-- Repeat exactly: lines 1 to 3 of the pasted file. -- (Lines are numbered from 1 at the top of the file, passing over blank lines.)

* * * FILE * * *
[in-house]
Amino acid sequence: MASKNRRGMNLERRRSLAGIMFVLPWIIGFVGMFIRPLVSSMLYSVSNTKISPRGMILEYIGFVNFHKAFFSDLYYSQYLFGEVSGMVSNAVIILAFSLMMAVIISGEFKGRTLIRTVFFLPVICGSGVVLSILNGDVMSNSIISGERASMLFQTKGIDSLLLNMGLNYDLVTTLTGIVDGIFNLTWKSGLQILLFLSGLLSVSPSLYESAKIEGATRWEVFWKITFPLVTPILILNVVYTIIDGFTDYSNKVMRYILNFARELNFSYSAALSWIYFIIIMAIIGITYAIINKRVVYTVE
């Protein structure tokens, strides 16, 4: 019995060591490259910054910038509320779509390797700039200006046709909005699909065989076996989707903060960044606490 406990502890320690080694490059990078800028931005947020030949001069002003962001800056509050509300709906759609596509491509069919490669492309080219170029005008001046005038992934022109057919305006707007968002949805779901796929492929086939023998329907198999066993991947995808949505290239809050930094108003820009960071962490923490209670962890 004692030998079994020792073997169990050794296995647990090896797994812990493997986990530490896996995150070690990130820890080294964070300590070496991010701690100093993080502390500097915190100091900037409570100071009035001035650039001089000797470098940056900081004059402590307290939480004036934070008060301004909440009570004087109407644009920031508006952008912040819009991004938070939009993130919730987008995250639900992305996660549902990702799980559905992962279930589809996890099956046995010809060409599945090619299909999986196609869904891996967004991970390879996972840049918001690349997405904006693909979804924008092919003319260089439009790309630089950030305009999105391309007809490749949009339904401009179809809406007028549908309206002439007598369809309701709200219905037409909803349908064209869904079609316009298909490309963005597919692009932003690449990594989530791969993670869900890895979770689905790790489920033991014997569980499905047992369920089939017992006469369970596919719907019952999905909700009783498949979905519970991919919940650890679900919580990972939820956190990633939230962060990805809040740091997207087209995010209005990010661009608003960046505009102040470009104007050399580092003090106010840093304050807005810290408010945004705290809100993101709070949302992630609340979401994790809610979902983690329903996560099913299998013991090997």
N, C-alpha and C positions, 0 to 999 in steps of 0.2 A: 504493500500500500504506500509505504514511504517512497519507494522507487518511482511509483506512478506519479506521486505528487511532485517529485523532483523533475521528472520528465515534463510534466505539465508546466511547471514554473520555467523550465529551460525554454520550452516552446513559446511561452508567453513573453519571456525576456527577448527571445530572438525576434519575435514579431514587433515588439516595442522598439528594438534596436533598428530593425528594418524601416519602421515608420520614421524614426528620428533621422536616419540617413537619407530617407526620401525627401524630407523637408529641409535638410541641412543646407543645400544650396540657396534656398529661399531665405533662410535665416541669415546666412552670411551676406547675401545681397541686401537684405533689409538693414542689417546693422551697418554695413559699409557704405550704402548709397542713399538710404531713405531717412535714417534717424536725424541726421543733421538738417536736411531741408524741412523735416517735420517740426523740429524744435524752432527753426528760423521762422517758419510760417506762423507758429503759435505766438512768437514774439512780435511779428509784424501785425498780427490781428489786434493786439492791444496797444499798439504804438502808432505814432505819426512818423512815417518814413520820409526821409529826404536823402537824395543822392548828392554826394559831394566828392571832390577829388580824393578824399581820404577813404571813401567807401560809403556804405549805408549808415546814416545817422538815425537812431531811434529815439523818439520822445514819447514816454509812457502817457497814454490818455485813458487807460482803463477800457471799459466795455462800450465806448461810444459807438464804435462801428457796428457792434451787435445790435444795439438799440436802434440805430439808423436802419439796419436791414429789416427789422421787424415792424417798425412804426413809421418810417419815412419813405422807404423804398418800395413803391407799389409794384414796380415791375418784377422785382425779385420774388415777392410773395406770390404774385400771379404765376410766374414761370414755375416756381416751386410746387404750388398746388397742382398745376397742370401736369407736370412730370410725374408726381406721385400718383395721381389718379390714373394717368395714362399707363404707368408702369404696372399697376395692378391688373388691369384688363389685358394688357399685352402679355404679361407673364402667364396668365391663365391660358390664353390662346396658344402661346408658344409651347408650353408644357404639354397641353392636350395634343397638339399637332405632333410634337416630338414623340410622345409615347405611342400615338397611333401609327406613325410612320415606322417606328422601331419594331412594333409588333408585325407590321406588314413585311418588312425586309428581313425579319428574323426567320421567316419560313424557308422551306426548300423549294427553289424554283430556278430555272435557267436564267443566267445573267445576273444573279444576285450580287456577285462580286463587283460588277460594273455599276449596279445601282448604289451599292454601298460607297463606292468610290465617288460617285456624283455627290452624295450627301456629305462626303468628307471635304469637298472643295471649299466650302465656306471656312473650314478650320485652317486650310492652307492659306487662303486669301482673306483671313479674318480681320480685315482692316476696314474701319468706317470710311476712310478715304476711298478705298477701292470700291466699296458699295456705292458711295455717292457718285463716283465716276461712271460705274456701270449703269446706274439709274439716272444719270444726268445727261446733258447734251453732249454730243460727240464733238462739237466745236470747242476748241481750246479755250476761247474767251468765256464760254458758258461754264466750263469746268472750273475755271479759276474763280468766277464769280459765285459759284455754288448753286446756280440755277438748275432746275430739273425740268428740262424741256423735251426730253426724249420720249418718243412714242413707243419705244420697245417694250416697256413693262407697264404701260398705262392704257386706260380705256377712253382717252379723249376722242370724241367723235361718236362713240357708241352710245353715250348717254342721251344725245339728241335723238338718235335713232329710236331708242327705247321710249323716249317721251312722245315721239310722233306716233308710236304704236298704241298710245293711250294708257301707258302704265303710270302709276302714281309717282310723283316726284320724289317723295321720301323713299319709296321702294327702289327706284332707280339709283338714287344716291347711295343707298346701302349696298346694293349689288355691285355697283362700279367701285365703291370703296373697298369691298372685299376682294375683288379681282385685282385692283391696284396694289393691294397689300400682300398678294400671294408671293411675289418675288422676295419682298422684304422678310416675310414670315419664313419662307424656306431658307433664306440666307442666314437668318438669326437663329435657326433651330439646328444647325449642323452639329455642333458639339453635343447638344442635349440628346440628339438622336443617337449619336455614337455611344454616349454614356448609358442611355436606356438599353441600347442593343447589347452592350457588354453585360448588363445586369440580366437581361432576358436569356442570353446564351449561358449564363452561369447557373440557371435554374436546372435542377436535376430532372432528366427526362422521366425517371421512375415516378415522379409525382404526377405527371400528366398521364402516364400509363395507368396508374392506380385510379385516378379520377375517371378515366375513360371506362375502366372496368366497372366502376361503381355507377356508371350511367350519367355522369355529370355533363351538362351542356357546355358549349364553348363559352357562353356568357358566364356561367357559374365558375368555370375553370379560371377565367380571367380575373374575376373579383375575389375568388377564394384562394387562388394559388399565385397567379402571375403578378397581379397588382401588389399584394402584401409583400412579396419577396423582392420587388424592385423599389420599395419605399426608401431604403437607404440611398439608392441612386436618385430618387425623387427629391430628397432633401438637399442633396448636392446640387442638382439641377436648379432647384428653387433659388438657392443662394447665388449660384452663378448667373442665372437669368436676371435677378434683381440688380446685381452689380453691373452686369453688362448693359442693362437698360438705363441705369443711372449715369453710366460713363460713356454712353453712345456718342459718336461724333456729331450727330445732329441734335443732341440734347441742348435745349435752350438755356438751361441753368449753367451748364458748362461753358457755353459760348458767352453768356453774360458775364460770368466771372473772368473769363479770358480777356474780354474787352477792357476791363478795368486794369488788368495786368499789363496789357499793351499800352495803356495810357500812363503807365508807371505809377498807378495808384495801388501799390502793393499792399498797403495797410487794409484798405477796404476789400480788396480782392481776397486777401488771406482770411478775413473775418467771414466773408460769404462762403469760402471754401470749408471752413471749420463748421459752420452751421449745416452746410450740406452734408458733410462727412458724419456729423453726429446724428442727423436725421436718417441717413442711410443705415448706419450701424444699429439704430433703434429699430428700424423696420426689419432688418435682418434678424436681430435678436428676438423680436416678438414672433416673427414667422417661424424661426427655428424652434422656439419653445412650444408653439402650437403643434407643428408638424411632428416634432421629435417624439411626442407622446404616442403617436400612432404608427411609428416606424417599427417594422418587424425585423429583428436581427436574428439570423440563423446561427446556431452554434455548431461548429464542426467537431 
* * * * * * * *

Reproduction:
[in-house]
Amino acid sequence: MASKNRRGMNLERRRSLAGIMFVLPWIIGFVGMFIRPLVSSMLYSVSNTKISPRGMILEYIGFVNFHKAFFSDLYYSQYLFGEVSGMVSNAVIILAFSLMMAVIISGEFKGRTLIRTVFFLPVICGSGVVLSILNGDVMSNSIISGERASMLFQTKGIDSLLLNMGLNYDLVTTLTGIVDGIFNLTWKSGLQILLFLSGLLSVSPSLYESAKIEGATRWEVFWKITFPLVTPILILNVVYTIIDGFTDYSNKVMRYILNFARELNFSYSAALSWIYFIIIMAIIGITYAIINKRVVYTVE
């Protein structure tokens, strides 16, 4: 019995060591490259910054910038509320779509390797700039200006046709909005699909065989076996989707903060960044606490 406990502890320690080694490059990078800028931005947020030949001069002003962001800056509050509300709906759609596509491509069919490669492309080219170029005008001046005038992934022109057919305006707007968002949805779901796929492929086939023998329907198999066993991947995808949505290239809050930094108003820009960071962490923490209670962890 004692030998079994020792073997169990050794296995647990090896797994812990493997986990530490896996995150070690990130820890080294964070300590070496991010701690100093993080502390500097915190100091900037409570100071009035001035650039001089000797470098940056900081004059402590307290939480004036934070008060301004909440009570004087109407644009920031508006952008912040819009991004938070939009993130919730987008995250639900992305996660549902990702799980559905992962279930589809996890099956046995010809060409599945090619299909999986196609869904891996967004991970390879996972840049918001690349997405904006693909979804924008092919003319260089439009790309630089950030305009999105391309007809490749949009339904401009179809809406007028549908309206002439007598369809309701709200219905037409909803349908064209869904079609316009298909490309963005597919692009932003690449990594989530791969993670869900890895979770689905790790489920033991014997569980499905047992369920089939017992006469369970596919719907019952999905909700009783498949979905519970991919919940650890679900919580990972939820956190990633939230962060990805809040740091997207087209995010209005990010661009608003960046505009102040470009104007050399580092003090106010840093304050807005810290408010945004705290809100993101709070949302992630609340979401994790809610979902983690329903996560099913299998013991090997």